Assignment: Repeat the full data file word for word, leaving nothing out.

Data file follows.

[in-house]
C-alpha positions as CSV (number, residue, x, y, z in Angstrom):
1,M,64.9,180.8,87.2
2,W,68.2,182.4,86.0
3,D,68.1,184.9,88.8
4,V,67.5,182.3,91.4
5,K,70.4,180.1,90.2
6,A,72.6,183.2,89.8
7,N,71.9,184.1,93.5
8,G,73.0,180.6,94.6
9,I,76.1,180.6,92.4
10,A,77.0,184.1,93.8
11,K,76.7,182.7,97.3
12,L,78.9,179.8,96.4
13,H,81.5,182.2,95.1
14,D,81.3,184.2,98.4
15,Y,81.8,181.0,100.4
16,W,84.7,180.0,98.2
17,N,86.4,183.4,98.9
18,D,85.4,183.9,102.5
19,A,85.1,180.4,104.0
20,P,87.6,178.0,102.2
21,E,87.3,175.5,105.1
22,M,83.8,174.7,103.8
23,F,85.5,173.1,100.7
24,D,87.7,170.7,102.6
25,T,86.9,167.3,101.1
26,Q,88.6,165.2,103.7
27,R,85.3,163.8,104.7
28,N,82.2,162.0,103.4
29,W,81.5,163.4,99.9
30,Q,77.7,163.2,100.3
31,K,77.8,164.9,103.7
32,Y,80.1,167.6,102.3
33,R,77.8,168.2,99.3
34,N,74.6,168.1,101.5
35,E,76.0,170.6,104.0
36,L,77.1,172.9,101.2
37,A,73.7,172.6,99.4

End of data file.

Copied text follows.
[in-house]
C-alpha positions as CSV (number, residue, x, y, z in Angstrom):
1,M,64.9,180.8,87.2
2,W,68.2,182.4,86.0
3,D,68.1,184.9,88.8
4,V,67.5,182.3,91.4
5,K,70.4,180.1,90.2
6,A,72.6,183.2,89.8
7,N,71.9,184.1,93.5
8,G,73.0,180.6,94.6
9,I,76.1,180.6,92.4
10,A,77.0,184.1,93.8
11,K,76.7,182.7,97.3
12,L,78.9,179.8,96.4
13,H,81.5,182.2,95.1
14,D,81.3,184.2,98.4
15,Y,81.8,181.0,100.4
16,W,84.7,180.0,98.2
17,N,86.4,183.4,98.9
18,D,85.4,183.9,102.5
19,A,85.1,180.4,104.0
20,P,87.6,178.0,102.2
21,E,87.3,175.5,105.1
22,M,83.8,174.7,103.8
23,F,85.5,173.1,100.7
24,D,87.7,170.7,102.6
25,T,86.9,167.3,101.1
26,Q,88.6,165.2,103.7
27,R,85.3,163.8,104.7
28,N,82.2,162.0,103.4
29,W,81.5,163.4,99.9
30,Q,77.7,163.2,100.3
31,K,77.8,164.9,103.7
32,Y,80.1,167.6,102.3
33,R,77.8,168.2,99.3
34,N,74.6,168.1,101.5
35,E,76.0,170.6,104.0
36,L,77.1,172.9,101.2
37,A,73.7,172.6,99.4